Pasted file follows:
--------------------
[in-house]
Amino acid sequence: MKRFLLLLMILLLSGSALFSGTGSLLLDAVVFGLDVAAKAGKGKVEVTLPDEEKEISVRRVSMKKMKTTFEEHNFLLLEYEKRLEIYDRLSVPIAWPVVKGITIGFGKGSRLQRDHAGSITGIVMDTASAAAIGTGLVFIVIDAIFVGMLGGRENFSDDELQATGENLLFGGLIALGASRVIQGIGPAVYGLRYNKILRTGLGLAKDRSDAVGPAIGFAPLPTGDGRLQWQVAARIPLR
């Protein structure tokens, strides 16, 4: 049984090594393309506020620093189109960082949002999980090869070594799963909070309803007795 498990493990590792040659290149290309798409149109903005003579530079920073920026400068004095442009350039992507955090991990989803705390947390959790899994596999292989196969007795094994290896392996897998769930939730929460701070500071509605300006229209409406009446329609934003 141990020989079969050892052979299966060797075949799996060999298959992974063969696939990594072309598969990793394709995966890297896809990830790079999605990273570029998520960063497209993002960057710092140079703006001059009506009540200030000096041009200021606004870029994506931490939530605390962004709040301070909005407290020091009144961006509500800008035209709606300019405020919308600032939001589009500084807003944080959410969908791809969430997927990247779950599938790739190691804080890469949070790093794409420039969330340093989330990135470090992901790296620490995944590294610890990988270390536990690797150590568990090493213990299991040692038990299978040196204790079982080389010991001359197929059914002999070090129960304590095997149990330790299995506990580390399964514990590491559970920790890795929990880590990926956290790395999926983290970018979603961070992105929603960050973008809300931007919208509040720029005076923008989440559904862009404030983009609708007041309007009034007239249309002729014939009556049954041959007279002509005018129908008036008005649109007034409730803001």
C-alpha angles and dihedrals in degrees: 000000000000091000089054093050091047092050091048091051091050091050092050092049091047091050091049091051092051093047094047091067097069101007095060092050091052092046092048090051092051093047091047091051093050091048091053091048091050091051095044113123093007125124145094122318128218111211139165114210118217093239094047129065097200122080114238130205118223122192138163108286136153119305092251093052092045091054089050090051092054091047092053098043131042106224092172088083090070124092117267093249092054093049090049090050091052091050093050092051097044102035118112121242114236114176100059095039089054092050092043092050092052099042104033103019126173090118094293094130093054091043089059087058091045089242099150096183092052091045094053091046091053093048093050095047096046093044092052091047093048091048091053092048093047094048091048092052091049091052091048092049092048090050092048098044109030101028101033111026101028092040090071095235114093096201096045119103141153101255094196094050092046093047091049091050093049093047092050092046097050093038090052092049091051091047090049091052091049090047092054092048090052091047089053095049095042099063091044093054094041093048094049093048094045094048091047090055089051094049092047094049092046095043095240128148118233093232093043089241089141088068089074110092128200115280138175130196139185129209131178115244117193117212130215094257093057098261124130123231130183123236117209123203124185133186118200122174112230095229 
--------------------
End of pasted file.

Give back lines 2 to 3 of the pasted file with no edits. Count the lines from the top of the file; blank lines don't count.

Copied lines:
Amino acid sequence: MKRFLLLLMILLLSGSALFSGTGSLLLDAVVFGLDVAAKAGKGKVEVTLPDEEKEISVRRVSMKKMKTTFEEHNFLLLEYEKRLEIYDRLSVPIAWPVVKGITIGFGKGSRLQRDHAGSITGIVMDTASAAAIGTGLVFIVIDAIFVGMLGGRENFSDDELQATGENLLFGGLIALGASRVIQGIGPAVYGLRYNKILRTGLGLAKDRSDAVGPAIGFAPLPTGDGRLQWQVAARIPLR
């Protein structure tokens, strides 16, 4: 049984090594393309506020620093189109960082949002999980090869070594799963909070309803007795 498990493990590792040659290149290309798409149109903005003579530079920073920026400068004095442009350039992507955090991990989803705390947390959790899994596999292989196969007795094994290896392996897998769930939730929460701070500071509605300006229209409406009446329609934003 141990020989079969050892052979299966060797075949799996060999298959992974063969696939990594072309598969990793394709995966890297896809990830790079999605990273570029998520960063497209993002960057710092140079703006001059009506009540200030000096041009200021606004870029994506931490939530605390962004709040301070909005407290020091009144961006509500800008035209709606300019405020919308600032939001589009500084807003944080959410969908791809969430997927990247779950599938790739190691804080890469949070790093794409420039969330340093989330990135470090992901790296620490995944590294610890990988270390536990690797150590568990090493213990299991040692038990299978040196204790079982080389010991001359197929059914002999070090129960304590095997149990330790299995506990580390399964514990590491559970920790890795929990880590990926956290790395999926983290970018979603961070992105929603960050973008809300931007919208509040720029005076923008989440559904862009404030983009609708007041309007009034007239249309002729014939009556049954041959007279002509005018129908008036008005649109007034409730803001």